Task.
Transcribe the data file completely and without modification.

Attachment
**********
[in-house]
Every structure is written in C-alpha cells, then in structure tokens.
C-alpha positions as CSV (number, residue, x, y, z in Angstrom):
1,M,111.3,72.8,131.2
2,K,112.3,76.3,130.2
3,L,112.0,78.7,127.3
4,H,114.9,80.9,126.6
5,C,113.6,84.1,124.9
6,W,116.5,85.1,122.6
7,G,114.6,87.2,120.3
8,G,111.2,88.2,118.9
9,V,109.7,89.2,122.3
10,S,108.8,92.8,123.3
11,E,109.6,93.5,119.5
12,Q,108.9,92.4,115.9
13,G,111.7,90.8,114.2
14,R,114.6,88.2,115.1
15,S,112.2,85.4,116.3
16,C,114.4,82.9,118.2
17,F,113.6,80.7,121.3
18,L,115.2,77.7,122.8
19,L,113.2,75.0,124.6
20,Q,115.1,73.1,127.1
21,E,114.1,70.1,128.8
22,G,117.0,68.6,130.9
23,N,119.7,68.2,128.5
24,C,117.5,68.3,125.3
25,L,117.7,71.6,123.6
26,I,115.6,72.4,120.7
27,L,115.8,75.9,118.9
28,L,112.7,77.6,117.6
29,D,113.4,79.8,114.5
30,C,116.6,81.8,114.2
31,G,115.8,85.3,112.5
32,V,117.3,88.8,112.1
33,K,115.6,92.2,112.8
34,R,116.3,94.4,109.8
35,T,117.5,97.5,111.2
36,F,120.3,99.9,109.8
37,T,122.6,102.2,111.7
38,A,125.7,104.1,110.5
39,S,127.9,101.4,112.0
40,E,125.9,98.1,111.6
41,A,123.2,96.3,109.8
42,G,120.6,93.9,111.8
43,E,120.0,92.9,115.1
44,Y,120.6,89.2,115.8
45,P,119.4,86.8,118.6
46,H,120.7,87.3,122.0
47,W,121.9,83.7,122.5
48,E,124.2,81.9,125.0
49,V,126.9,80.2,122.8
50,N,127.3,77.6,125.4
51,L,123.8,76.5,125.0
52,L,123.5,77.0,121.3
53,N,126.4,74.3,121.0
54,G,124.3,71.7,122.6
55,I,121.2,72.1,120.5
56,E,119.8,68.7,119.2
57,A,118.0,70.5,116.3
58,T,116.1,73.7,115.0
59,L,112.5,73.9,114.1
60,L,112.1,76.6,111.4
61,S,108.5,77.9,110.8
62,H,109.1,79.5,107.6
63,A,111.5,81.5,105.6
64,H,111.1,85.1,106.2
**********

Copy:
[in-house]
Every structure is written in C-alpha cells, then in structure tokens.
C-alpha positions as CSV (number, residue, x, y, z in Angstrom):
1,M,111.3,72.8,131.2
2,K,112.3,76.3,130.2
3,L,112.0,78.7,127.3
4,H,114.9,80.9,126.6
5,C,113.6,84.1,124.9
6,W,116.5,85.1,122.6
7,G,114.6,87.2,120.3
8,G,111.2,88.2,118.9
9,V,109.7,89.2,122.3
10,S,108.8,92.8,123.3
11,E,109.6,93.5,119.5
12,Q,108.9,92.4,115.9
13,G,111.7,90.8,114.2
14,R,114.6,88.2,115.1
15,S,112.2,85.4,116.3
16,C,114.4,82.9,118.2
17,F,113.6,80.7,121.3
18,L,115.2,77.7,122.8
19,L,113.2,75.0,124.6
20,Q,115.1,73.1,127.1
21,E,114.1,70.1,128.8
22,G,117.0,68.6,130.9
23,N,119.7,68.2,128.5
24,C,117.5,68.3,125.3
25,L,117.7,71.6,123.6
26,I,115.6,72.4,120.7
27,L,115.8,75.9,118.9
28,L,112.7,77.6,117.6
29,D,113.4,79.8,114.5
30,C,116.6,81.8,114.2
31,G,115.8,85.3,112.5
32,V,117.3,88.8,112.1
33,K,115.6,92.2,112.8
34,R,116.3,94.4,109.8
35,T,117.5,97.5,111.2
36,F,120.3,99.9,109.8
37,T,122.6,102.2,111.7
38,A,125.7,104.1,110.5
39,S,127.9,101.4,112.0
40,E,125.9,98.1,111.6
41,A,123.2,96.3,109.8
42,G,120.6,93.9,111.8
43,E,120.0,92.9,115.1
44,Y,120.6,89.2,115.8
45,P,119.4,86.8,118.6
46,H,120.7,87.3,122.0
47,W,121.9,83.7,122.5
48,E,124.2,81.9,125.0
49,V,126.9,80.2,122.8
50,N,127.3,77.6,125.4
51,L,123.8,76.5,125.0
52,L,123.5,77.0,121.3
53,N,126.4,74.3,121.0
54,G,124.3,71.7,122.6
55,I,121.2,72.1,120.5
56,E,119.8,68.7,119.2
57,A,118.0,70.5,116.3
58,T,116.1,73.7,115.0
59,L,112.5,73.9,114.1
60,L,112.1,76.6,111.4
61,S,108.5,77.9,110.8
62,H,109.1,79.5,107.6
63,A,111.5,81.5,105.6
64,H,111.1,85.1,106.2